Century after century, time and again and April 27, 28 and 29 in Santa Clara, Shakespeare has titillated audiences, shocking them with tales of deadly lust for taboo sex, sadistic revenge and ruthless quests for wealth and power.
Time and again brother—or sister—rose up against parent, sibling, nephew, countryman, friend in Silicon Valley Shakespeare’s (SVS) reprisal of “Shakespeare’s Most Wanted,” which SVS commissioned and first performed in 2007.
Like Shakespeare himself (1564 – 1616), the play is wickedly clever. It showcases the top 10 of Shakespearian’s vilest villains as handpicked by playwright and production co-director Doll Piccotto, who has been with SVS since the nonprofit was founded 20 years ago.
“Shakespeare’s Most Wanted” was performed with wry, gallows humor in dim lighting against an all-black set with a curtain swag of red and a white backdrop for mug shots of the handcuffed villains. Furthering the dark mood, the villains and their victims wore contemporary clothing in black, with accents of blood red and white.
Each of the play’s 10 scenes is introduced rhythmically in iambic pentameter by a narrator, Agent Marlow. Each introduction is followed by an actual scene from one of Shakespeare’s plays as, one by one, the villains are revealed to the audience, which is kept in the dark until each big reveal.
At the bottom of the Top Ten, is Antiochus, a king having an incestuous relationship with his daughter in “Pericles.” Regan and Cordelia, the flattering, deceitful daughters of “King Lear,” rank number nine. Angelo, a judge in “Measure for Measure” is number eight, demanding sex with the virgin Isabelle to save her brother from the judge’s death sentence.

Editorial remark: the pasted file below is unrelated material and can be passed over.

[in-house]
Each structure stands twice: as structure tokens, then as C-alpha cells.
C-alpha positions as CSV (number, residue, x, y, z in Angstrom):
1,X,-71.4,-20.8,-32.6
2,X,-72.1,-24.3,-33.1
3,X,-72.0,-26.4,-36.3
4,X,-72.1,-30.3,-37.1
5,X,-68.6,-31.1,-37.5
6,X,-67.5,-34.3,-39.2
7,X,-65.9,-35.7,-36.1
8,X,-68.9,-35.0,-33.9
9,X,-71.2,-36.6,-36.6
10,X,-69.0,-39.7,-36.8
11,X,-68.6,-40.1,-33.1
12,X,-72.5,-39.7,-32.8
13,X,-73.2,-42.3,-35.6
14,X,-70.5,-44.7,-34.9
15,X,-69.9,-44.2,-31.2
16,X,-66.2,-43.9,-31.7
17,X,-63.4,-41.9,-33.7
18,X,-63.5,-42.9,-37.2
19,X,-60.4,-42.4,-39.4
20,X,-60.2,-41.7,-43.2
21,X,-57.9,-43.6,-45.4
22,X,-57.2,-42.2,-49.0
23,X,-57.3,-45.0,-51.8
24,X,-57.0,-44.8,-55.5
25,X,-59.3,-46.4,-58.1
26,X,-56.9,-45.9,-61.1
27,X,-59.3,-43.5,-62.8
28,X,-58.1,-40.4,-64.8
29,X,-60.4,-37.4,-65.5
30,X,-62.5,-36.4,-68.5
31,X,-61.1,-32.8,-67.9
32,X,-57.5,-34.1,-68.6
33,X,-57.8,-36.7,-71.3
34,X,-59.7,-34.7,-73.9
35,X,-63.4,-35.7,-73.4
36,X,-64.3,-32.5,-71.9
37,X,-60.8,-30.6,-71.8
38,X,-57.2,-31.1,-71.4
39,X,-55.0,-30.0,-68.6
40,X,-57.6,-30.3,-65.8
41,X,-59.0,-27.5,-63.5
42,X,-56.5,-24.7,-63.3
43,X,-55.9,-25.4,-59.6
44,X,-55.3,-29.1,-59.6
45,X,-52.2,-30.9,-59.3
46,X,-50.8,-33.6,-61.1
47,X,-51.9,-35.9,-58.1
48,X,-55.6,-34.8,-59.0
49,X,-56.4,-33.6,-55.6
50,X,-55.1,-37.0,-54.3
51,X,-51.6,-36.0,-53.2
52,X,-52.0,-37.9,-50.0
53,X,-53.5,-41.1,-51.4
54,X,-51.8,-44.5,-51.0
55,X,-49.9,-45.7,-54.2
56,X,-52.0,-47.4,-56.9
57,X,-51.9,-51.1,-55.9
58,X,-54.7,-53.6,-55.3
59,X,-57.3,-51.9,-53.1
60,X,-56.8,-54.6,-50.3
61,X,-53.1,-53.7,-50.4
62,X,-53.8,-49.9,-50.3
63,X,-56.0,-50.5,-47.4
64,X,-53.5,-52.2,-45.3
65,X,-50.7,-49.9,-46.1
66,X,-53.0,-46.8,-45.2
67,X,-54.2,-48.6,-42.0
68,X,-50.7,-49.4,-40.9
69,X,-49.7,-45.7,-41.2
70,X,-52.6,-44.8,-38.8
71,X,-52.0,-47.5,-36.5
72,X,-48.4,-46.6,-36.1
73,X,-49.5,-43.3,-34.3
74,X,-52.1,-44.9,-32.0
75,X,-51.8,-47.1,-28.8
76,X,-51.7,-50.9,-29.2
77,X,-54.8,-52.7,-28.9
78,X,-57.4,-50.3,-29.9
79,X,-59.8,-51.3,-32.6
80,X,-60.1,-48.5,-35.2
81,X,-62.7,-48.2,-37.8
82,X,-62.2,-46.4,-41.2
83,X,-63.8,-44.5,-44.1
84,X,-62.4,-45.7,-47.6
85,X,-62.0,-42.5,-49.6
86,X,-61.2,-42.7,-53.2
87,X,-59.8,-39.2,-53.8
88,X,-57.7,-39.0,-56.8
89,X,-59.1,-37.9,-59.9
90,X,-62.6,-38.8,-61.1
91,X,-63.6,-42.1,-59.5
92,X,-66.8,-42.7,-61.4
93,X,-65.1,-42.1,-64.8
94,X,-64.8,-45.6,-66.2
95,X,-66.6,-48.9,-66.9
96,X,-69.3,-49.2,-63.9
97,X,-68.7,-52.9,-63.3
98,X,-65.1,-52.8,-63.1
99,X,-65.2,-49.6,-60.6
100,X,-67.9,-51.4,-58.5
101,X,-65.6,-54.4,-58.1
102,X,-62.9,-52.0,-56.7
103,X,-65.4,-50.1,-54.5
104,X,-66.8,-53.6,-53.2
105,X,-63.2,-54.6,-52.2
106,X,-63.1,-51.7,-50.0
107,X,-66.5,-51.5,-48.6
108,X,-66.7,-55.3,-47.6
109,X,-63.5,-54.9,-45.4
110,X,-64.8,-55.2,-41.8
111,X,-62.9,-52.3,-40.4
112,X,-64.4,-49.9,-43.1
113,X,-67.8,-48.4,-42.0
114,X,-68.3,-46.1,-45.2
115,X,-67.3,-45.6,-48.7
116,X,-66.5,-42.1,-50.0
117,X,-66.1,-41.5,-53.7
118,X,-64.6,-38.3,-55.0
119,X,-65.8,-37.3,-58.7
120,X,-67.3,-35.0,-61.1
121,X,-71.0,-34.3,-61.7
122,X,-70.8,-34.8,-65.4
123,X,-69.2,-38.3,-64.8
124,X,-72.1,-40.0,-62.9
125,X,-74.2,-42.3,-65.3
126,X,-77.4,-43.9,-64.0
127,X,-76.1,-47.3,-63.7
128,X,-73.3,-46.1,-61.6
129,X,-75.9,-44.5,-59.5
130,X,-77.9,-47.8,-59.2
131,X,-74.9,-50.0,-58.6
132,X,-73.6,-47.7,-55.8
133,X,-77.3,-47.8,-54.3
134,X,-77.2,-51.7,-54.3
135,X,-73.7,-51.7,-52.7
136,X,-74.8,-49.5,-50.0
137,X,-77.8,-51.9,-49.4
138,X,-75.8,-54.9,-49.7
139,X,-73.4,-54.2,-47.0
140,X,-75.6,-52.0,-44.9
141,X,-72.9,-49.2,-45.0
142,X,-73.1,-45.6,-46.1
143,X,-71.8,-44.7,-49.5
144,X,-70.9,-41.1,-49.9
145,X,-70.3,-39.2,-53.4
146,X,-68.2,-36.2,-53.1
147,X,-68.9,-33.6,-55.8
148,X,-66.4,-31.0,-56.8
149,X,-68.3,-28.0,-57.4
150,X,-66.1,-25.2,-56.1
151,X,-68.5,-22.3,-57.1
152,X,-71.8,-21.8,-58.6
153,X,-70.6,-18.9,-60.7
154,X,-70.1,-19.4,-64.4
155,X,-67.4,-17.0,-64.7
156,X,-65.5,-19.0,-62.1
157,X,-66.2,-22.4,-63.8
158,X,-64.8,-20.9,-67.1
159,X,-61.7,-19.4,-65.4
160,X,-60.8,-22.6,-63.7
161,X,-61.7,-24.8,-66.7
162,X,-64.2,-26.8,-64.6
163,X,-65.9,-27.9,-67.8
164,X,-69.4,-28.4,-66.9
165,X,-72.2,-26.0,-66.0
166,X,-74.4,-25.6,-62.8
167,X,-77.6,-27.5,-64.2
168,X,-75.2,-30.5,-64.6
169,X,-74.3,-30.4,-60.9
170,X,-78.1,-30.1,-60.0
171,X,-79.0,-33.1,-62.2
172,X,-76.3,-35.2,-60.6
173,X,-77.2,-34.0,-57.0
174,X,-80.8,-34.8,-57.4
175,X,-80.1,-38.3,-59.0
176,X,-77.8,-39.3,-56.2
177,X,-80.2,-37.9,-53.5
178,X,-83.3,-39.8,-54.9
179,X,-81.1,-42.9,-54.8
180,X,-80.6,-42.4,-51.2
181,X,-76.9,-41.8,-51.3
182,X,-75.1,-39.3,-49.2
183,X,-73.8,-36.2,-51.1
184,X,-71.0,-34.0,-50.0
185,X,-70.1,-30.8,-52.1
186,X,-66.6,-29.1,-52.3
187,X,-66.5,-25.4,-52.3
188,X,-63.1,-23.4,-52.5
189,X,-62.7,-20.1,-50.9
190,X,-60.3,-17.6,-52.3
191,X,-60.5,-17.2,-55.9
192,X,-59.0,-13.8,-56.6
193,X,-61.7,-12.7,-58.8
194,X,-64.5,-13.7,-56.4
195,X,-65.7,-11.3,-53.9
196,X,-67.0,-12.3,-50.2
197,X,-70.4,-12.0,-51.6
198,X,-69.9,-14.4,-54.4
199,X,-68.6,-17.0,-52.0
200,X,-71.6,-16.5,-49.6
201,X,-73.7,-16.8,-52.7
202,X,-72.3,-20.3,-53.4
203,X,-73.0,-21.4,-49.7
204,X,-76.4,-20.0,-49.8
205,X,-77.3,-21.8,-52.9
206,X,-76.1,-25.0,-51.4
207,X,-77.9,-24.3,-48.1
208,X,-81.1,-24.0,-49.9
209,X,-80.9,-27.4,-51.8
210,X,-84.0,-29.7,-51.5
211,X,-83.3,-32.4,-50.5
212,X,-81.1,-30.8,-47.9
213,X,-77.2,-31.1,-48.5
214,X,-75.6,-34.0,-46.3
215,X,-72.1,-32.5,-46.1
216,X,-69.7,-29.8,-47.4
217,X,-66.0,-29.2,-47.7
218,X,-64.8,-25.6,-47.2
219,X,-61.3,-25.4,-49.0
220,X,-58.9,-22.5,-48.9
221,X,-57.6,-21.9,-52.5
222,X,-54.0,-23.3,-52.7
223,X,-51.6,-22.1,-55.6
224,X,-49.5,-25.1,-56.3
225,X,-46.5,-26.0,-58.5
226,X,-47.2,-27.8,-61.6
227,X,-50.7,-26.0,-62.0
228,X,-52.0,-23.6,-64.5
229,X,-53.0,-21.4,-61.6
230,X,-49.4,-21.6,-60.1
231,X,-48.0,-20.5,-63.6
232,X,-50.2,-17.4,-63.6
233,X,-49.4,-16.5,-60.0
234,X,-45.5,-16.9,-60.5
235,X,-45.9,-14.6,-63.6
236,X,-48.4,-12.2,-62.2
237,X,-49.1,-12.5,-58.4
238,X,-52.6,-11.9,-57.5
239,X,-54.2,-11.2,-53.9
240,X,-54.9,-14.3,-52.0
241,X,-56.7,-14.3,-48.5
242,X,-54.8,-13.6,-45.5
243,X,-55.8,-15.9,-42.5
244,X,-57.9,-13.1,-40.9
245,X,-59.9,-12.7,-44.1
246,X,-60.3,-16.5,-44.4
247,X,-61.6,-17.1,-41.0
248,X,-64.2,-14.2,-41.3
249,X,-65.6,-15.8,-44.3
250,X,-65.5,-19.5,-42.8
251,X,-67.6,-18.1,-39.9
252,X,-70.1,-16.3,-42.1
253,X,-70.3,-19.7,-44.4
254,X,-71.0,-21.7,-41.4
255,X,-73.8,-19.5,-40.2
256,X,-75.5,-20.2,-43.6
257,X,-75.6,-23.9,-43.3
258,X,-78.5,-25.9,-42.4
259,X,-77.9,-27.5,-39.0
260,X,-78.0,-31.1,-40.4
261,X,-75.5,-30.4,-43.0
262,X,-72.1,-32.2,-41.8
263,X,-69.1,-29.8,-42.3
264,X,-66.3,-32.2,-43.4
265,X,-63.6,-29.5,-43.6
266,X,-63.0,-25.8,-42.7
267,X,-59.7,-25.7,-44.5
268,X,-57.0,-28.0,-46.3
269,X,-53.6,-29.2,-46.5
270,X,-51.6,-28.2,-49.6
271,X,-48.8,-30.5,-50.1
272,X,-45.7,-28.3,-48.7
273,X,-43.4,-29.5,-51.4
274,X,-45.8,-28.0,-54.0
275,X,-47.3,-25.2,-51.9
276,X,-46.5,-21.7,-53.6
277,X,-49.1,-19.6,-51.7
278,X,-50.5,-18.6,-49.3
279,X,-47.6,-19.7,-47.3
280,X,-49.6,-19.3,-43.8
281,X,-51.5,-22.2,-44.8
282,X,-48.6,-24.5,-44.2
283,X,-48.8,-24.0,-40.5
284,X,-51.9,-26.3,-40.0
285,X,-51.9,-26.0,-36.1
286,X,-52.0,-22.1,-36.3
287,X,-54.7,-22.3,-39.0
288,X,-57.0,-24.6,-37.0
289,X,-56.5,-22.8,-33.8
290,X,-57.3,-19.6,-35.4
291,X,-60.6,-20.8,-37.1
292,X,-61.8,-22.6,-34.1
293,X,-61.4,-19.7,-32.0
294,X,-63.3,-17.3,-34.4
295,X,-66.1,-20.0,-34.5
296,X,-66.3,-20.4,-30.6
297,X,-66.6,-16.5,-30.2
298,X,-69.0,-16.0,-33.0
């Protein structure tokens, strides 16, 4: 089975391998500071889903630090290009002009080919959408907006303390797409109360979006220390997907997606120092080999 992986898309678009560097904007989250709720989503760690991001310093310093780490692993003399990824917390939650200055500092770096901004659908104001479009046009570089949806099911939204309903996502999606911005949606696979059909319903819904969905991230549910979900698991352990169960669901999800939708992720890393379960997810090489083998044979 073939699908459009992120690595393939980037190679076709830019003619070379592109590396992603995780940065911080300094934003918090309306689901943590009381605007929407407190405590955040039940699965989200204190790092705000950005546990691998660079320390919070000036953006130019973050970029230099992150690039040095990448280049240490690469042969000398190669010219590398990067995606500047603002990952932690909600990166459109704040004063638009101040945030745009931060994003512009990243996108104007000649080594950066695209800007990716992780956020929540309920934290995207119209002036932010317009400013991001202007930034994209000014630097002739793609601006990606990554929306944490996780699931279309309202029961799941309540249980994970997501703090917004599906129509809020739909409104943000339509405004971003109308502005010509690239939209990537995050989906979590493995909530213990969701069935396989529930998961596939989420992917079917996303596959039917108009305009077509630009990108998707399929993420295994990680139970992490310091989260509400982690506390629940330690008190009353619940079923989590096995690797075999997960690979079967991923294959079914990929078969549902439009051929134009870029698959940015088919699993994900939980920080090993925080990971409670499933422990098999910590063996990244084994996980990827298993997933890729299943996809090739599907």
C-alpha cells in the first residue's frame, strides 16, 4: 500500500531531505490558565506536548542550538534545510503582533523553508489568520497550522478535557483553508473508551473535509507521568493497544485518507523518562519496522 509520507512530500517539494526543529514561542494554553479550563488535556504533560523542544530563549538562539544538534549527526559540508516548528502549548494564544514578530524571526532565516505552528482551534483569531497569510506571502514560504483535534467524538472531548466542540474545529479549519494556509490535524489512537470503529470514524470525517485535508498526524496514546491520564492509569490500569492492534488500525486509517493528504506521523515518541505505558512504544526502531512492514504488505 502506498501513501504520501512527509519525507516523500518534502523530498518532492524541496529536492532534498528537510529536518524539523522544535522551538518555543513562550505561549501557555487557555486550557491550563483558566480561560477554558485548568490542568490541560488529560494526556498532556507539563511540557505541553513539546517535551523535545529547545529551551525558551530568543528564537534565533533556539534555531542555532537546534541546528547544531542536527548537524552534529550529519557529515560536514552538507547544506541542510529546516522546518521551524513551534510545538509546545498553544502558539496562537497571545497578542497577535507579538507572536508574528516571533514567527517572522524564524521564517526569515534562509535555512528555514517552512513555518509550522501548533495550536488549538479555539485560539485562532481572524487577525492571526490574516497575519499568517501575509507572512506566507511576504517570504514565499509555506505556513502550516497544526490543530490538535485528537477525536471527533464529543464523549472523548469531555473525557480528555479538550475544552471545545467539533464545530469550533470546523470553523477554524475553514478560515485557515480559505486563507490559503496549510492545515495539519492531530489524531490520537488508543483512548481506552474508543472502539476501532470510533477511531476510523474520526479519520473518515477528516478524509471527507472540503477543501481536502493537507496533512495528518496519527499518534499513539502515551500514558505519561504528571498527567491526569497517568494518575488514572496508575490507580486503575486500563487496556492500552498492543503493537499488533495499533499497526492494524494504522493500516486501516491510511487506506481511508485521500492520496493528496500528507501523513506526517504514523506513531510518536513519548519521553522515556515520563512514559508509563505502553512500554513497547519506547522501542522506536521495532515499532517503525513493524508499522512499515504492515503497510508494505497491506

The evil parade continues as Shylock in “The Merchant of Venice” demands a literal pound of flesh for an unpaid debt. Tamara seeks merciless revenge for the murder of her son in “Titus Andronicus.”
In the top five are the murderer Claudius from “Hamlet,” the politically ambitious Lady Macbeth in “Macbeth” and the deadly charming Richard, who lusts after and wickedly woos the wife of the man he murdered in “Richard the III.” Jealous Iago, who drives his military general Othello to murder and suicide in “Othello” is number two.
It would be a spoiler for future productions to reveal the totally unexpected number one villain on the chart. Hopefully, SVS will not wait so long again—the play was last presented in 2009—to reprise “Shakespeare’s Most Wanted.”
At the end of each scene, the Friday night audience was torn between booing the villains and applauding the excellent acting of the SVS players.
“I’m really enjoying being with all these people. You forget how awful some of Shakespeare’s characters were imagined,” said San Jose resident Barbara Reynolds during intermission Friday night.
“It’s an interesting concept. It gives a lot of really strong actors a chance to play some very powerful scenes,” said Sunnyvale resident Max Gutmann, himself a playwright. “They do a good job of presenting Shakespeare in a way that’s very enjoyable.”
Perhaps playwright Piccotto’s next collaboration with Shakespeare will be his top 10 heroes and heroines, although good might not be as big a draw for audiences as the forces of evil.
For Silicon Valley Shakespeare fans, the tragedy is that “Shakespeare’s Most Wanted” only played for three sold-out performances over one weekend. The intimate venue on the grounds of Santa Clara’s Triton Museum of Art, generously provided by Santa Clara Players, was appropriate but holds only 71 seats.
“Shakespeare’s Most Wanted” was a fundraiser to support SVS’s annual free Shakespeare in the Park production, and the cast and crew, who usually receive a stipend, donated their time.
Shakespeare’s comedy “As You Like It” runs June 8 to 24 at 7 p.m. in Willow Street Park, San Jose. Seats for all productions are always free for those 17 and younger.
“If you think you know what to expect of Shakespeare, we’ll probably surprise you,” said Angie Higgins, SVS artistic director and co-director of “Shakespeare’s Most Wanted.”